This is a short story of mine, and an imaginary conversation in my head…
How to change the first letter (of first word only) to upper case in Excel?
This was a question from a colleague sitting opposite to me. My quick response was: “Yes… but it is a bit, just a bit complicated…”As I was doing something else, I didn’t answer him right away. Then after a while, he told me he “googled” the formula he needed. That’s fine.When I finished my task, I asked him for the formula he’s got… then I provided him my formula (a shorter one). :PThat’s the end of the story, but the beginning of my thought:
Is it good to have an Excel “nerd” sitting around you?
Most people would say YES, I guess, because they can have quick answer to their Excel questions.However, I think the opposite. It may indeed slow down your learning curve in Excel.Indeed what I meant “complicated” in the beginning is that it requires nested functions. The solution is not complicated. We just need to know three functions:
- MID (or REPLACE, that gives you a shorter formula)
Looking back, if I was not occupied by other tasks, I would continue our conversation like the following:
Colleague (C): Can we turn only the 1st letter to upper case?
Me: Yes. Of course.
C: Really?!… Would you tell me the functions or formula?
Me: Do you know UPPER?
C: Yes. But I need only the first letter, not all texts in a cell.
Me: Great, you do know UPPER.
How do you turn all texts into UPPER case in A1 then?
C: That’s easy.
Me: Cool. Then do you know LEFT?
C: Yes. That’s a basic function. I can get a particular portion of a text string, starting from the left.
Me: Then how do you get the first letter?
C: Another easy stuff.
Me: Exactly. Give you a tip, you may skip the second argument,
if you want to extract the 1st letter from left.
So the formula can be shortened to
C: That’s cool.
Me: Yes. It is.
Now you should be able to turn the 1st letter to UPPER case,
C: Oh, yes! As simple as this:
Me: Bingo! You solve your problem by 50% already.
How do you keep the rest of the text unchanged then?
C: …… That’s a challenge to me…… 😦
Me: Do you know REPLACE?
C: Not really…
Me: Since you know LEFT,
I guess you should probably know RIGTH and MID… do you?
C: Yes. I know both RIGHT and MID, and also LEN. These are basic functions for text.
Me: Wonderful. How do you get 3 letters starting from the 2nd letter?
C: Using MID can do that, like
Me: Bravo. You know functions well!
So how do you get all the letters starting from the second letter?
C: I can use a big number in the third argument. Depends on the length of the text, but in most of the case, 99 would do. So the formula should be:
Me: A tip for you to make this formula more robust,
in case you have more than 99 characters in your text,
you may replace 99 with LEN(A1), i.e.
C: Yes. Nice tip. 🙂
Me: Now you have the first letter in UPPER case, and the rest of the text…
C: … I can join them together with ampersand &.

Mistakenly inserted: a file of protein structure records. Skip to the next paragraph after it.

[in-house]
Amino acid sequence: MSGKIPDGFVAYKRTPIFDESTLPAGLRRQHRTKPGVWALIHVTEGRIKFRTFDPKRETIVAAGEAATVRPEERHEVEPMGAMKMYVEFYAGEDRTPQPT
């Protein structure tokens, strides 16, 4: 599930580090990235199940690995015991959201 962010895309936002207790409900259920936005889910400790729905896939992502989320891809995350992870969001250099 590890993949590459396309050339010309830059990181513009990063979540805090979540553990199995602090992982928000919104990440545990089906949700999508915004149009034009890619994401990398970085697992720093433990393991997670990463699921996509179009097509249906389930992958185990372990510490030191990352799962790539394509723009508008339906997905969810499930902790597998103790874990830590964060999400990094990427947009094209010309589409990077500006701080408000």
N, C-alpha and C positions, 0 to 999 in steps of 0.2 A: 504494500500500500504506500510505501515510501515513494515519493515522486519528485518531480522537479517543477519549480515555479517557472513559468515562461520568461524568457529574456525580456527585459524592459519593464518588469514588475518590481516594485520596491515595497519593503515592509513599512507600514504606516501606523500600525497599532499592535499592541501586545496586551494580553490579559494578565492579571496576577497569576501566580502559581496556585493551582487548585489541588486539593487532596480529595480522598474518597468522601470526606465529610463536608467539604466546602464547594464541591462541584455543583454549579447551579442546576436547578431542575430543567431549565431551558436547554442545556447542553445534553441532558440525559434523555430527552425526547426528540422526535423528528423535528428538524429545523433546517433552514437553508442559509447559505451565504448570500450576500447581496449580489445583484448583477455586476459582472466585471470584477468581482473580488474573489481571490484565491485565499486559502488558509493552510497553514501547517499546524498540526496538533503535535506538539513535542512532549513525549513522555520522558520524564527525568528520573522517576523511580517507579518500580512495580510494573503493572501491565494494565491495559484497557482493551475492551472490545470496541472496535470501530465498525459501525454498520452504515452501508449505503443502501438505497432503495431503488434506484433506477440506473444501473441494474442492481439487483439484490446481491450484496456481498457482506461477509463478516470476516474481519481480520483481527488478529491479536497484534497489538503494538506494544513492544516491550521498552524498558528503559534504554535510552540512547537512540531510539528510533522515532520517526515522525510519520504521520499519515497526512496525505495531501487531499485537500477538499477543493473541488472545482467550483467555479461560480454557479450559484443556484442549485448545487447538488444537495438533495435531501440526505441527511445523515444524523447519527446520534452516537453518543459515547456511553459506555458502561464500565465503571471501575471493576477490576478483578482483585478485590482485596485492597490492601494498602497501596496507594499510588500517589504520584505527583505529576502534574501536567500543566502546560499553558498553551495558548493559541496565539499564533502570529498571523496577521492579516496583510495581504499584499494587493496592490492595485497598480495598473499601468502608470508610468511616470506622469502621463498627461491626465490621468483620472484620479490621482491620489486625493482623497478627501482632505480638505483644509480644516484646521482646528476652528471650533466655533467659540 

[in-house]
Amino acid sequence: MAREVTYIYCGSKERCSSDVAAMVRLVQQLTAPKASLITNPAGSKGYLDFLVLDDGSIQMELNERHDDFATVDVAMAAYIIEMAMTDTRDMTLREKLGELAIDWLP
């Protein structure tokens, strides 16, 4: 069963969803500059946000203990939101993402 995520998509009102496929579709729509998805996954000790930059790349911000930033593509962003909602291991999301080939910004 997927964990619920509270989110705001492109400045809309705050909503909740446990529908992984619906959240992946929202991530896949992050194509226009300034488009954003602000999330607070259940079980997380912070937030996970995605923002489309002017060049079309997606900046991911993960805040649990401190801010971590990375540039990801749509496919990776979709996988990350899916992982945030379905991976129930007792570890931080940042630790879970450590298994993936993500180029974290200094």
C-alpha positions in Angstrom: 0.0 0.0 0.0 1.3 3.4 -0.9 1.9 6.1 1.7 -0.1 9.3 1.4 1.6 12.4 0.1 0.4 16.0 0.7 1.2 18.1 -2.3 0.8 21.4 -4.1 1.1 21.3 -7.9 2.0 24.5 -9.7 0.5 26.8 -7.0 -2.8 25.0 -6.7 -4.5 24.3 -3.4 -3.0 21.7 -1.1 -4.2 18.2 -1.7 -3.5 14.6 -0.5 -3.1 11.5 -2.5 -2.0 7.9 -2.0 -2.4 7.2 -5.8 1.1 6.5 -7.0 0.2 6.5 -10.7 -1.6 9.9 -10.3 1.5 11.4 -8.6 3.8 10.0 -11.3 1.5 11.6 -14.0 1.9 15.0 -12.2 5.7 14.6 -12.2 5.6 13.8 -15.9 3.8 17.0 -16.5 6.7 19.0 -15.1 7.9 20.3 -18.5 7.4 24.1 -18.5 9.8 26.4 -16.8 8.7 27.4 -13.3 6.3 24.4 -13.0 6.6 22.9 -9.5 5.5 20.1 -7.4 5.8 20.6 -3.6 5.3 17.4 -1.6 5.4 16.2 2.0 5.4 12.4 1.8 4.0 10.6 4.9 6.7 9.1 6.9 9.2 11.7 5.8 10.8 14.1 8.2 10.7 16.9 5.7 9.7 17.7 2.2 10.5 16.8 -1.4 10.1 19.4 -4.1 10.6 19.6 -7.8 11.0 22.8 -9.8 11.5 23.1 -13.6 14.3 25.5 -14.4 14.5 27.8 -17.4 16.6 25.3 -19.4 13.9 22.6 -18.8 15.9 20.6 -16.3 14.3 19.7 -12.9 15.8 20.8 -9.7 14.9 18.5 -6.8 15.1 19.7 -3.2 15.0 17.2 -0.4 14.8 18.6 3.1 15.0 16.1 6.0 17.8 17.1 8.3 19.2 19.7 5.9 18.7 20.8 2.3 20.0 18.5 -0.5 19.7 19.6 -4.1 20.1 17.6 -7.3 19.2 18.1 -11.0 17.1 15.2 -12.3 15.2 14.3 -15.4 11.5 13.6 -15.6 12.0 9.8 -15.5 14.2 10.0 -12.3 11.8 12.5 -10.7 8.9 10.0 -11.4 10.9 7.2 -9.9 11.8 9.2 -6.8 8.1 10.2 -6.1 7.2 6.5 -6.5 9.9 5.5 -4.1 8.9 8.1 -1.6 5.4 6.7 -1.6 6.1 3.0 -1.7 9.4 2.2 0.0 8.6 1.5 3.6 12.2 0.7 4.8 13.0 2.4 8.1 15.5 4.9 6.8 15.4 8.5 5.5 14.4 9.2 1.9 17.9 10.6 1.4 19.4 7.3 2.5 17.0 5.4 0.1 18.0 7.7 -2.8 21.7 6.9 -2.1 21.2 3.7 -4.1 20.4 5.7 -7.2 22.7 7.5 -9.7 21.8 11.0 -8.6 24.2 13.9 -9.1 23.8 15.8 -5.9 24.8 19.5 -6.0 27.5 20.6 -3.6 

=UPPER(LEFT(A1)) & MID(A1,2,99) or =UPPER(LEFT(A1)) & MID(A1,2,LEN(A1))
Me: Exactly. See! You knew the solution.
You don’t need to seek help for this.
C: Oh yes…. Thanks for guiding me.
Me: You are welcome! 🙂
The End of my imagination…
In many cases, you know the functions you need to solve your problem. You just need to go through the thinking process and connect the dots. Remember,
You are smarter than you are.
Want to learn more about text functions? Check these out.
If you know REPLACE, you should be able to modify the solution with REPLACE. Give it a try! Post your solution in comment.
what about using auto correction? There is a setting: Start each sentence with a capital letter. So you don’t need to think about complicated formulas. Although PROPER would have been my first thought, too when I read your post last night. But using this really depends on cell content.
Hi Sabine, this is a good idea for inputting.
However I don’t know why this autocorrect option never happened in my PC… I checked the options; all other Autocorrects are ok, but not this ☝️… really have no idea.
Btw, this situation discussed is mainly coming from data downloaded somewhere else. So autocorrect won’t work.
Having said, your suggestion is a good one as you raise the awareness of another undervalued Excel feature. 👍🏻
To be more precise, the autocorrect doesn’t work for the first word in a sentence as Excel interpretation for that autocorrect is based on a full stop.
I have revised the content to make it more clear. 😁
Maybe I didn’t make it clear.
We want just the first letter in the a sentence… so PROPER doesn’t work for this case.
Thanks for your input.
Thanks for the clarification, MF. UPPER(LEFT(A1) is indubitably the best solution. Another way to achieve the same result is UPPER(CHAR(CODE(A1))), which in inferior for being a longer formula but demonstrates the fact that a single problem can be solved in many ways. We just have to select the best solution, as mentioned.